Detroit — There were several notable faces in the audience for Monty Williams’ introductory press conference as new head coach of the Pistons on Tuesday.
Most of the roster was there, along with ownership and the front office. However, among the recognizable names were a few new ones. Former Phoenix Suns assistants Jarrett Jack, Brian Randle and Mark Bryant sat behind the players. All three coaches, along with former Suns assistant Steve Scalzi, are expected to join Williams’ new staff.
The coaching staff is headlined by former Houston Rockets coach Stephen Silas, who will serve as Williams’ lead assistant, along with former Philadelphia 76ers assistant Dan Burke. Williams is also adding Spencer Rivers, the youngest son of former 76ers coach Doc Rivers as a player development coach, along with Jamelle McMillan, the son of former Atlanta Hawks coach Nate McMillan, according to a team source.
Silas has extensive experience as an assistant, which includes stops in Dallas, Cleveland and Golden State. Most notably, Silas spent 10 of his 20 seasons as an assistant with the Charlotte Hornets, from 2000-02 and 2010-18.
Burke’s history as an assistant dates back to 1989, when he received his start with the Portland Trail Blazers, a franchise he spent eight seasons with. He joined the Indiana Pacers in 1997 and became synonymous with the organization after working under Larry Bird, Rick Carlisle, Frank Vogel, McMillan and Pistons great Isiah Thomas.
“Yeah, I mean, his defensive acumen and prowess is well noted,” Pistons general manager Troy Weaver said. “I thought it was great that Monty was able to add him to the staff. You know, he’s been around, he’s been a part of great defenses and the knowledge that he’ll bring to the team and to these young men is going to be huge.”
Silas and Burke share more than 54 combined years of experience as assistant coaches, which should bode well for a young Pistons team still figuring out how to build winning habits.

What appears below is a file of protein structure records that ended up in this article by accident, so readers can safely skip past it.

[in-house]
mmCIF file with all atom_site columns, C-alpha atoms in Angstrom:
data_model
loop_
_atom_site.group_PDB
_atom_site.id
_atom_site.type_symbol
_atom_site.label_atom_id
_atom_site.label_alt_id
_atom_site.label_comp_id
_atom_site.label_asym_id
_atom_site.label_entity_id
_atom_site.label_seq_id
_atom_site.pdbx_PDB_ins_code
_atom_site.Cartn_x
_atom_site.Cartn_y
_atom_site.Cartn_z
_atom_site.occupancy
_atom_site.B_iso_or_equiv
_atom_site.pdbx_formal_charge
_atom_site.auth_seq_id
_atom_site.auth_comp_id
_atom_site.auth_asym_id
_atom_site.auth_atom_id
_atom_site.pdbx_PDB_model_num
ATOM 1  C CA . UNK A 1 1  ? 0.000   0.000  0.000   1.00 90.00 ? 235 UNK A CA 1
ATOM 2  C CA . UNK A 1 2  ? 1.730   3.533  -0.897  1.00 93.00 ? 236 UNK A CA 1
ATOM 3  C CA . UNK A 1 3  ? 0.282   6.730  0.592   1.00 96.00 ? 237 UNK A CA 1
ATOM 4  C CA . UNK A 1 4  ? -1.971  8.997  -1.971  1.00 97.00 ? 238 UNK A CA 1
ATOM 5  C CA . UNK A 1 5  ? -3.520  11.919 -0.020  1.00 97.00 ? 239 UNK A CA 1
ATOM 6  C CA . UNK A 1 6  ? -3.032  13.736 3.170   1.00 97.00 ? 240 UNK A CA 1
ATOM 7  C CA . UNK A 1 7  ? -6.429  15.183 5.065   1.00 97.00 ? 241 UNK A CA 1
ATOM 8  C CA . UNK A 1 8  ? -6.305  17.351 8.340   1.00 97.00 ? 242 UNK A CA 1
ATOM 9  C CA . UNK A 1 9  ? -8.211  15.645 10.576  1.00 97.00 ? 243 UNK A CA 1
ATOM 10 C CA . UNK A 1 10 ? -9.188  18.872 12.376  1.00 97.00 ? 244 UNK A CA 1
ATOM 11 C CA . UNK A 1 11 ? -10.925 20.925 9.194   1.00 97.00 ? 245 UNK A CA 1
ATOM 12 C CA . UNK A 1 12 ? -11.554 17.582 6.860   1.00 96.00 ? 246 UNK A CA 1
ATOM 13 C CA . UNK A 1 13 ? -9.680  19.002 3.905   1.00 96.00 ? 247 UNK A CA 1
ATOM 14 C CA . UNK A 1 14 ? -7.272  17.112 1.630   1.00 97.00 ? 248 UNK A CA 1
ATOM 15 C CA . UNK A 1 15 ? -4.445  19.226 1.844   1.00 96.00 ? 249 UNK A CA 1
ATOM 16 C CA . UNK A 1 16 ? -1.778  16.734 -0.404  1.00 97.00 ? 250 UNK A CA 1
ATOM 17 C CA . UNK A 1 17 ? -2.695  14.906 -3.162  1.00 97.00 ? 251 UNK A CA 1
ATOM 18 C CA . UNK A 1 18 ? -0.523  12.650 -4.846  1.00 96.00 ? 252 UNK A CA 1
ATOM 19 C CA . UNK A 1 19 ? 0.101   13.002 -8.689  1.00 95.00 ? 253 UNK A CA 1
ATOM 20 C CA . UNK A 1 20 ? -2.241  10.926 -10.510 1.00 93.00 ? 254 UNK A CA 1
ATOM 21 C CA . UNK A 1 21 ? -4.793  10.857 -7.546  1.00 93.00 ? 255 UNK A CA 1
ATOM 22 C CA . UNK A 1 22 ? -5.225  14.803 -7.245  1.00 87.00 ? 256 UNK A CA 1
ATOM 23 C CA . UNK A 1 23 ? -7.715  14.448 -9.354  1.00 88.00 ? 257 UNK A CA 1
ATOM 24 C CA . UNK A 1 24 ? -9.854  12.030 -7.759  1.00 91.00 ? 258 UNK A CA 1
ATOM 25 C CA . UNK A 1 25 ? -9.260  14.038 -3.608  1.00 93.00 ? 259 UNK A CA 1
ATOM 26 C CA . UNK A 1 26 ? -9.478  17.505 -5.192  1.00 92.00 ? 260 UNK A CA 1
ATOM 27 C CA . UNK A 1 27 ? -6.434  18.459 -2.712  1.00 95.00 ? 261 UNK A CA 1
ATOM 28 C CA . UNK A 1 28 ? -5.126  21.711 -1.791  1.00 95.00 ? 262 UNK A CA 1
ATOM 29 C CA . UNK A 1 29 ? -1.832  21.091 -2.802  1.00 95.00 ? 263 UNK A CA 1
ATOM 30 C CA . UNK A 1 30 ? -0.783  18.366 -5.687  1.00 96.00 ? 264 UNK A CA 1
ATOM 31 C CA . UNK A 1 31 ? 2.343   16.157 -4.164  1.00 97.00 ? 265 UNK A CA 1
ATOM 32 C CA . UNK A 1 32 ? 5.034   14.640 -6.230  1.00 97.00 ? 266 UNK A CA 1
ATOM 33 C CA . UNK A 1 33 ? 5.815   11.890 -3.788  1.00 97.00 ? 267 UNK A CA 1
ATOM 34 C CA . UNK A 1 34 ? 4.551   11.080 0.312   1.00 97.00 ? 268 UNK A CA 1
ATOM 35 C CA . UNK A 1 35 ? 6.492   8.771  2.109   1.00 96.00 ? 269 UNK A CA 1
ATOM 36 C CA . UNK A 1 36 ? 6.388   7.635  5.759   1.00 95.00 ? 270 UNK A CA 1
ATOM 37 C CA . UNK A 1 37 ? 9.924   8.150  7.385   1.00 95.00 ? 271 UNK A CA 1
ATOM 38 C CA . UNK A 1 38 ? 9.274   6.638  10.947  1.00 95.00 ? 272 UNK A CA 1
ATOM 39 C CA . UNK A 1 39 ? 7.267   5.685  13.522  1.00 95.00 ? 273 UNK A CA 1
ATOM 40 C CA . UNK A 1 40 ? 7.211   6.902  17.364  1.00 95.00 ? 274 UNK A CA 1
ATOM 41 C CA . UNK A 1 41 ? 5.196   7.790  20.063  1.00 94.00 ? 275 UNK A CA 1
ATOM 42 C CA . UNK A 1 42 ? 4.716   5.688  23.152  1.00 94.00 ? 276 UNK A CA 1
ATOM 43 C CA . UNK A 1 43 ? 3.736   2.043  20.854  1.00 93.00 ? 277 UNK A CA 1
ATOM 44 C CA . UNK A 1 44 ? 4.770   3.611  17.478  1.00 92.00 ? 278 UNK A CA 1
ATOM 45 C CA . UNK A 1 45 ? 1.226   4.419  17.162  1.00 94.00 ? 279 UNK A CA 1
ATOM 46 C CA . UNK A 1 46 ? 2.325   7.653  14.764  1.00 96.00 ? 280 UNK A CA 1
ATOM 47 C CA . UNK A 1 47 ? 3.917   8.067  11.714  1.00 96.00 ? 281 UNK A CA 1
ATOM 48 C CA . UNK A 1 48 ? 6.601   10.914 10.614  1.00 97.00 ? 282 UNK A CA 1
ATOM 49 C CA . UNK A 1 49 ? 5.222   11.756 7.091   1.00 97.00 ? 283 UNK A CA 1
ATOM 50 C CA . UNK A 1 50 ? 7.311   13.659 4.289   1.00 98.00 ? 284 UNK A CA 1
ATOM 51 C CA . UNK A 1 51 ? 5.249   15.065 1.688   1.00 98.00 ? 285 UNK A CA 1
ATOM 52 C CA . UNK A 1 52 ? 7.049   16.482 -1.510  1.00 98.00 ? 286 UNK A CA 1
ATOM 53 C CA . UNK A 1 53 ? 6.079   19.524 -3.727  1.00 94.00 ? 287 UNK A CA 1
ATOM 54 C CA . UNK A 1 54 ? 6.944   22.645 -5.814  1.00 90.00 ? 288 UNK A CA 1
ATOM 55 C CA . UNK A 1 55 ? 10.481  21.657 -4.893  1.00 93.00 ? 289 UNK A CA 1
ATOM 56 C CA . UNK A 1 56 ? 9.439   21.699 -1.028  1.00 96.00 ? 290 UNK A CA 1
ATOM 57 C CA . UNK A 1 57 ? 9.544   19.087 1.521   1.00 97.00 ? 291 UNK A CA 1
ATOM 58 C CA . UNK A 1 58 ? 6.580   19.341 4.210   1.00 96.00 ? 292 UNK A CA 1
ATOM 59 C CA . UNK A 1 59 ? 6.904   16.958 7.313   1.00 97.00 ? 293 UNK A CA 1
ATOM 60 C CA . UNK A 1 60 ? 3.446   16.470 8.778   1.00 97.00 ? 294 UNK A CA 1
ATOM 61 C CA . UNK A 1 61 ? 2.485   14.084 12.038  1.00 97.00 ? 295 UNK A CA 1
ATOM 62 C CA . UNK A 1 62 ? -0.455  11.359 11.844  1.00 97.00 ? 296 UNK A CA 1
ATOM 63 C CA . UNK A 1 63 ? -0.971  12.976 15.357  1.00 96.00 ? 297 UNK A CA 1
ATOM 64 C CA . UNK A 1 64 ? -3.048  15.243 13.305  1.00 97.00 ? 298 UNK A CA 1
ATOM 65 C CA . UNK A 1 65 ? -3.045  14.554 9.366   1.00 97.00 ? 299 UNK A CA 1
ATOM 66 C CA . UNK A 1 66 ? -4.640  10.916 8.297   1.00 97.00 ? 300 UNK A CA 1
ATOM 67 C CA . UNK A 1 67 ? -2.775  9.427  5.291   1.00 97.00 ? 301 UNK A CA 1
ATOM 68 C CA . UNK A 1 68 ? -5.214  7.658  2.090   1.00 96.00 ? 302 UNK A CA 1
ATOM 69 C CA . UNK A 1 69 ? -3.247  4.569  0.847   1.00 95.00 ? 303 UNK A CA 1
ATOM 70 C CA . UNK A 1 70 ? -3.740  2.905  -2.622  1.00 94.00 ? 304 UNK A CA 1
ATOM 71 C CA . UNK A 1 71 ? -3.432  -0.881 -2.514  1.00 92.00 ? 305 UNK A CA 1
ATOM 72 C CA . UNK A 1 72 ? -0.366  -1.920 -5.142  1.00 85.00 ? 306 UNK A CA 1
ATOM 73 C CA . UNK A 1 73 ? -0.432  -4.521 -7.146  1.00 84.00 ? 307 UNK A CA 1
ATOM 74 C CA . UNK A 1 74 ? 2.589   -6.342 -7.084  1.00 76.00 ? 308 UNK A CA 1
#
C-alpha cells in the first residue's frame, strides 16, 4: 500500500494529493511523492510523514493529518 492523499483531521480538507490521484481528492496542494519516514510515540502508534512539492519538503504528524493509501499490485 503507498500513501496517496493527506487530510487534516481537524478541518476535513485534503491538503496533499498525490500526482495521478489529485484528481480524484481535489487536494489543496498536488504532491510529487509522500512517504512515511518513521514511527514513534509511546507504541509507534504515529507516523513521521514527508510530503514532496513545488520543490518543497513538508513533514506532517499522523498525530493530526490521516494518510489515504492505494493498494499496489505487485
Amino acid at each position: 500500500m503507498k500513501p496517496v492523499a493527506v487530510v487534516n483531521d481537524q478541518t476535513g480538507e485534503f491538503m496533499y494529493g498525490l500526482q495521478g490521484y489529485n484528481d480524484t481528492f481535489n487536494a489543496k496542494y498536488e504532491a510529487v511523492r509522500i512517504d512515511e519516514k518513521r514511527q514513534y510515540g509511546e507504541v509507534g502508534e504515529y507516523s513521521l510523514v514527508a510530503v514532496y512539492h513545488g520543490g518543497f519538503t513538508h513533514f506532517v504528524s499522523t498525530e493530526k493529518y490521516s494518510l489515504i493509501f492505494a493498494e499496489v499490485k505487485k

“It’s extremely important to have those kind of men and coaches here to help navigate us through this,” Weaver said. “It’s everything. They’ve been through it. They know what it feels like. They know what looks like. They know what it tastes like. That’s important to the group, and you can just feel the confidence with our young men now that we have these kind of coaches here to help navigate them.”
Weaver was asked what the biggest challenge will be headed into next season. He was quite direct with his response.
“Not to be redundant, but these young guys playing with some discipline, sustained discipline,” Weaver said. “We’ve shown it at different times, but sustaining it will be the challenge. Everything else will fall in place behind that. From day one, that’s going to be our mantra. That will be a challenge, but a fun challenge.”
Cunningham injury update
It’s been a little more than two months since Cade Cunningham provided an update on his recovery process from season-ending surgery on his left leg.
The Pistons’ rising star appeared eager to get back on the floor when he spoke to Bally Sports Detroit on Tuesday following Williams’ press conference.
“I feel amazing, starting to feel back to full form,” Cunningham said. “I feel like if there was a game, I’d be ready to compete in it. You know, it’s good. I still have a lot of time left this summer to continue to get better and continue to feel better, so I’m just excited to get back out there.”
Luckily for Cunningham, there are no games to be played for at least another three months. Pistons general manager Troy Weaver also provided an update on his star player’s progress.
“He’s coming along very well,” Weaver told reporters on Tuesday. “He’s out on the floor. No five-on-five yet, but he’s looking pretty good on the floor.”
Cunningham was shut down for the majority of last season after just 12 games, due to a stress fracture in his left shin, a lingering issue that stems back to his high school days. He finished his second season averaging 19.9 points, 6.2 rebounds and 6.0 assists, which marked career highs in all three categories.
Cunningham will have the rest of the offseason to ramp up his rehab for a full return to basketball activities before the start of the season.
Former Pistons assistant gets another chance in Portland
With Monty Williams’ coaching staff nearly finalized, there doesn’t appear to be much space for any of the assistants from Dwane Casey’s former staff.
Jim Moran, one of Casey’s lead assistants, was announced Thursday as the new head coach of the Portland Trail Blazers’ G League team.
The move reunites him with the franchise that gave him his first shot at coaching in the NBA during the 2014-15 season as an associate video coordinator. Moran was promoted to assistant coach in 2015 and served in the role through the 2020-21 season.
He spent two seasons with the Pistons, along with Casey’s other lead assistants: Rex Kalamian, Jerome Allen and Bill Bayno.
Moran isn’t the only member of Casey’s staff to find a new opportunity this offseason. Former assistant coach/director of coaching analytics Brittni Donaldson recently accepted a job as one of the assistants on Quin Snyder’s staff in Atlanta. Former Motor City Cruise coach and Pistons assistant DJ Bakker landed in Milwaukee as part of Adrian Griffin‘s new staff.